Migraine Information - Should Dr. Oz Go Back to School?

Teri Robert @trobert Health Guide
  • When Dr. Oz talks, millions of people listen, including those times when he talks about Migraines. Unfortunately, both his television show segments and his web site are awash with incorrect or outdated information. While I don't like "picking on" people, this is just too important to not speak up.

     

    Yesterday, the television was on in my office, and The Dr. Oz Show was on. The word "Migraine" caught my attention, and there he was, showing a diagram of blood vessels in the brain and talking about how the blood vessels are involved in a Migraine attack. I went to his web site and found this article, "Women and Strokes: Unique Risks & Uncommon Symptoms." Under the lesser-know risk factors for stroke, I found Migraines listed. Here's the first sentence of that section:

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    "Migraine headaches, which are more common in women then in men, are vascular headaches that cause blood vessels to spasm."

    First of all, Migraines aren't exactly headaches. They're episodes, flares, or attacks of Migraine, which is a genetic neurological disease. A headache can be one SYMPTOM of a Migraine attack, but quite debilitating Migraine attacks can occur with no headache at all. The second issue is that the "vascular theory" has been disproven. Migraine is not a vascular disease; it's neurological. In fact, in 2010, Dr. Andrew Charles of UCLA presented research at the American Headache Society's Scottsdale Symposium, that showed that vasodilation does not always occur during a Migraine and that:

    "Vasodilation may occur as part of the disorder, but is not required for Migraine pain."

    So, here we have a celebrity physician who reaches an audience of millions and is giving them incorrect and outdated information. This is a huge disservice, not only to his audience, but to all Migraineurs. Another truly sad fact about this entire issue is that other Migraineurs and I have emailed Dr. Oz through his web site over and over again about the inaccuracies. Never, however, have any of us received a reply.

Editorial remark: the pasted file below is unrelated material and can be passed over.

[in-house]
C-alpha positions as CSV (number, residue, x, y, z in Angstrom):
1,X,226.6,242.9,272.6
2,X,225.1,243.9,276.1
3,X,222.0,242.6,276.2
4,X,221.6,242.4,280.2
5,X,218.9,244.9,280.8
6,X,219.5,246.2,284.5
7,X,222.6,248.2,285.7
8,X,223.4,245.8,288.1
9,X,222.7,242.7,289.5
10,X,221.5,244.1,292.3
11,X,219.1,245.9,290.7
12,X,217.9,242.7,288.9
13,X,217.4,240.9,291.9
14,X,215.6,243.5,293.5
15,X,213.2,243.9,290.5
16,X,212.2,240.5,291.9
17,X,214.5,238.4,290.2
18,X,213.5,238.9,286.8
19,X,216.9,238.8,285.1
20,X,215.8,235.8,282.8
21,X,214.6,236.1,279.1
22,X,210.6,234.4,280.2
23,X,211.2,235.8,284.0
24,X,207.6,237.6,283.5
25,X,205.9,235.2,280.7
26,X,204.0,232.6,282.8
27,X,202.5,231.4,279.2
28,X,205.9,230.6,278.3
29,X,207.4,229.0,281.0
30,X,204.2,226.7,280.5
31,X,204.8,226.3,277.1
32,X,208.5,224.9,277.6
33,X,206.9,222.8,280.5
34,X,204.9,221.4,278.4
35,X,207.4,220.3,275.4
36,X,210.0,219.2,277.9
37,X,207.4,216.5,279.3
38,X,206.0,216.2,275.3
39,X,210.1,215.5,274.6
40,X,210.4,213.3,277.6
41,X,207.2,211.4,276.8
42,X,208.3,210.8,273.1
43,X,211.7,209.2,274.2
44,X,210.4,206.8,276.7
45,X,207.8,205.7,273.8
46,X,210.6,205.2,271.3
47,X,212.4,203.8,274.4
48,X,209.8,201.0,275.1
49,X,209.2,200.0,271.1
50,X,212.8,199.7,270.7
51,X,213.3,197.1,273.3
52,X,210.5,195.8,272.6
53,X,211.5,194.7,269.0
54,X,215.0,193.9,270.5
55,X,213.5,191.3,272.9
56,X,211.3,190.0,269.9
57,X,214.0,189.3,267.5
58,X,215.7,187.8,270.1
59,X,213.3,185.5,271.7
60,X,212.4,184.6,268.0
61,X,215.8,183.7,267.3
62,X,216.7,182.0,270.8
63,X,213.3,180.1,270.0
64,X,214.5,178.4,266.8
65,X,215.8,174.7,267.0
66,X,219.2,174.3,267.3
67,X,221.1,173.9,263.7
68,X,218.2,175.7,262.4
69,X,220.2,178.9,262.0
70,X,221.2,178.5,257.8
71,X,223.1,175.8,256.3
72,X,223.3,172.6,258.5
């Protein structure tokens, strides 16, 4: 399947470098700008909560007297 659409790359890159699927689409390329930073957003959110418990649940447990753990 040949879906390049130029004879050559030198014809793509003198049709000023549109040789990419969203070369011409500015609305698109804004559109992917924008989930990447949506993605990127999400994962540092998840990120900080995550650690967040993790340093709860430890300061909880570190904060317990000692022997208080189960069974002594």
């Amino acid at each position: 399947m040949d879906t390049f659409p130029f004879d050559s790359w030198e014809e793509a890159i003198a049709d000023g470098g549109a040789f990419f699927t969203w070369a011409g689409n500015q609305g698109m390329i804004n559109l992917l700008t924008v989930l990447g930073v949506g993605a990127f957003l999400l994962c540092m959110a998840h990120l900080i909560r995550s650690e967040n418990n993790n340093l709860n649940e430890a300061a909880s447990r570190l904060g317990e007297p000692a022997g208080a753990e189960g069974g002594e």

This is just one example of the outdated or incorrect information on Dr. Oz's show and web site. Unfortunately, we haven't been keeping track of all of them, but one that Ellen and I remember well is an article on the site that listed the muscles into which Botox is injected for migraine prevention. Was it correct? Nope!

     

    We've also been noticing on his television show that he frequently recommends that people take certain dietary supplements, even saying how much should be taken. Wow! Seriously? How can he, a doctor, do that? We should all check with a doctor before trying supplements - OUR OWN DOCTOR! Only our own doctor can review our medical history and knows about all of our health issues and what other medications we take. How can it be safe for someone who has never examined someone, reviewed, their medical records, or even had a conversation with people to recommend that they take dietary supplements without also cautioning them to speak with their own doctors first.

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    The Bottom Line

     

    The bottom line here is that Dr. Oz is quite the celebrity with quite the following. With that popularity should come a great responsibility to get it right. Certainly, as a doctor, shouldn't "First, do no harm," apply? Having outdated or incorrect information on his show or web site could actually prove to be harmful, and certainly taking supplements without checking with one's own doctor can be risky.

     

    Will you help us reach out to Dr. Oz about these issues? We don't think he's a bad person, but we do feel that he needs to make some changes to his show and site. We do give him credit for having migraine and headache specialist Dr. Audrey Halpern on his show once, but he needs to reach out to the professionals who really know specific topics more often. No doctor can be a specialist in every area of medicine. There's a page on his web site for feedback regarding both his television show and his web site. Perhaps if his staff reads messages from enough of us, they'll actually bring them to his attention, and we can make some progress. Please go to his contact page and reach out to him.

     

    Dr. Oz, if you somehow come across this post, please take it in the spirit in which it was intended, with the desire to let you know that there are problems. Obviously, you have staff members who read the correspondence you receive as well as emails and comments through your web site. I want to believe that this issue has never been brought to your attention, because I want to believe that if it had, you would have responded.

     

    Live well,

    PurpleRibbonTiny Teri1

     

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    © Teri Robert, 2014, •  Last updated May 30, 2014.

Published On: May 30, 2014